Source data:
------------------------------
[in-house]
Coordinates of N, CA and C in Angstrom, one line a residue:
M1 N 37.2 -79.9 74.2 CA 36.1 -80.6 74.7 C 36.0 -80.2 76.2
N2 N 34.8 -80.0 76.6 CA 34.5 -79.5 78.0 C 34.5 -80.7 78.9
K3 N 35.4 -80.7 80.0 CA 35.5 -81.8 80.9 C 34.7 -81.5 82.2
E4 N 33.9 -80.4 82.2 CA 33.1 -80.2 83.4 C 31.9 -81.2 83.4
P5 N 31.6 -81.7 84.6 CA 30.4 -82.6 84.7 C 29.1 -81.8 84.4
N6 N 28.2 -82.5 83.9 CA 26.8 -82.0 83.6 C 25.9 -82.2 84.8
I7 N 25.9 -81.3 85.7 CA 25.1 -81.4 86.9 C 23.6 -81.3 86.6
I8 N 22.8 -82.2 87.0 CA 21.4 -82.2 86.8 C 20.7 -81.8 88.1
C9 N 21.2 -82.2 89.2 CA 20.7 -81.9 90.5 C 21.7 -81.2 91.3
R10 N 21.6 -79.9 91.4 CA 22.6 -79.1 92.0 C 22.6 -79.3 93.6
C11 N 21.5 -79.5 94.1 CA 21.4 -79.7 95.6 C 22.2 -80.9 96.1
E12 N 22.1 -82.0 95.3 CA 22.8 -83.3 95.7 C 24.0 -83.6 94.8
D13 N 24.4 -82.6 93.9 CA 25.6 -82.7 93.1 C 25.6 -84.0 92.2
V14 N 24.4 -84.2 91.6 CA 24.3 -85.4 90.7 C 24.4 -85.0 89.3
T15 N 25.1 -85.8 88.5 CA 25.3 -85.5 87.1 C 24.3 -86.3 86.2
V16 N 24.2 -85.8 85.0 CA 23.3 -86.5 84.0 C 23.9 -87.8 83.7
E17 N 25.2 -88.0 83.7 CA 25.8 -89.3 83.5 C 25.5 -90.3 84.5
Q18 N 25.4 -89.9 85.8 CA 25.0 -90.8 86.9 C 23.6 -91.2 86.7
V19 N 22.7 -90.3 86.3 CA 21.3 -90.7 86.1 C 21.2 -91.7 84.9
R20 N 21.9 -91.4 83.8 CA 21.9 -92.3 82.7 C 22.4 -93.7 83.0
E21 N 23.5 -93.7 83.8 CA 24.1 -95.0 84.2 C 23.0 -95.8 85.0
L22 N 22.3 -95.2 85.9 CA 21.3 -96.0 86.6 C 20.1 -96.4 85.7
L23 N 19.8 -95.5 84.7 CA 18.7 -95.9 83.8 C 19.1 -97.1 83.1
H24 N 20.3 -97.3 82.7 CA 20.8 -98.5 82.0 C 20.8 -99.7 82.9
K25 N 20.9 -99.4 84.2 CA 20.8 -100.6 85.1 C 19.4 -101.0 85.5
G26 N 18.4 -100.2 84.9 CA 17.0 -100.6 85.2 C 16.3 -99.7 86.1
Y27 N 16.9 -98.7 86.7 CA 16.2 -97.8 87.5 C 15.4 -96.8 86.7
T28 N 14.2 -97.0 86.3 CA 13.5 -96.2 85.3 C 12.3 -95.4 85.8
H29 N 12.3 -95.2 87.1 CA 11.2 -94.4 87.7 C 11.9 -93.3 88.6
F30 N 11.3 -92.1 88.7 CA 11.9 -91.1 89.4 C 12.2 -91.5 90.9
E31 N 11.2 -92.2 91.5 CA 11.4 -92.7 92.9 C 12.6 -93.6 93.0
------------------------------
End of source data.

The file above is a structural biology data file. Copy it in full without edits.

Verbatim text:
[in-house]
Coordinates of N, CA and C in Angstrom, one line a residue:
M1 N 37.2 -79.9 74.2 CA 36.1 -80.6 74.7 C 36.0 -80.2 76.2
N2 N 34.8 -80.0 76.6 CA 34.5 -79.5 78.0 C 34.5 -80.7 78.9
K3 N 35.4 -80.7 80.0 CA 35.5 -81.8 80.9 C 34.7 -81.5 82.2
E4 N 33.9 -80.4 82.2 CA 33.1 -80.2 83.4 C 31.9 -81.2 83.4
P5 N 31.6 -81.7 84.6 CA 30.4 -82.6 84.7 C 29.1 -81.8 84.4
N6 N 28.2 -82.5 83.9 CA 26.8 -82.0 83.6 C 25.9 -82.2 84.8
I7 N 25.9 -81.3 85.7 CA 25.1 -81.4 86.9 C 23.6 -81.3 86.6
I8 N 22.8 -82.2 87.0 CA 21.4 -82.2 86.8 C 20.7 -81.8 88.1
C9 N 21.2 -82.2 89.2 CA 20.7 -81.9 90.5 C 21.7 -81.2 91.3
R10 N 21.6 -79.9 91.4 CA 22.6 -79.1 92.0 C 22.6 -79.3 93.6
C11 N 21.5 -79.5 94.1 CA 21.4 -79.7 95.6 C 22.2 -80.9 96.1
E12 N 22.1 -82.0 95.3 CA 22.8 -83.3 95.7 C 24.0 -83.6 94.8
D13 N 24.4 -82.6 93.9 CA 25.6 -82.7 93.1 C 25.6 -84.0 92.2
V14 N 24.4 -84.2 91.6 CA 24.3 -85.4 90.7 C 24.4 -85.0 89.3
T15 N 25.1 -85.8 88.5 CA 25.3 -85.5 87.1 C 24.3 -86.3 86.2
V16 N 24.2 -85.8 85.0 CA 23.3 -86.5 84.0 C 23.9 -87.8 83.7
E17 N 25.2 -88.0 83.7 CA 25.8 -89.3 83.5 C 25.5 -90.3 84.5
Q18 N 25.4 -89.9 85.8 CA 25.0 -90.8 86.9 C 23.6 -91.2 86.7
V19 N 22.7 -90.3 86.3 CA 21.3 -90.7 86.1 C 21.2 -91.7 84.9
R20 N 21.9 -91.4 83.8 CA 21.9 -92.3 82.7 C 22.4 -93.7 83.0
E21 N 23.5 -93.7 83.8 CA 24.1 -95.0 84.2 C 23.0 -95.8 85.0
L22 N 22.3 -95.2 85.9 CA 21.3 -96.0 86.6 C 20.1 -96.4 85.7
L23 N 19.8 -95.5 84.7 CA 18.7 -95.9 83.8 C 19.1 -97.1 83.1
H24 N 20.3 -97.3 82.7 CA 20.8 -98.5 82.0 C 20.8 -99.7 82.9
K25 N 20.9 -99.4 84.2 CA 20.8 -100.6 85.1 C 19.4 -101.0 85.5
G26 N 18.4 -100.2 84.9 CA 17.0 -100.6 85.2 C 16.3 -99.7 86.1
Y27 N 16.9 -98.7 86.7 CA 16.2 -97.8 87.5 C 15.4 -96.8 86.7
T28 N 14.2 -97.0 86.3 CA 13.5 -96.2 85.3 C 12.3 -95.4 85.8
H29 N 12.3 -95.2 87.1 CA 11.2 -94.4 87.7 C 11.9 -93.3 88.6
F30 N 11.3 -92.1 88.7 CA 11.9 -91.1 89.4 C 12.2 -91.5 90.9
E31 N 11.2 -92.2 91.5 CA 11.4 -92.7 92.9 C 12.6 -93.6 93.0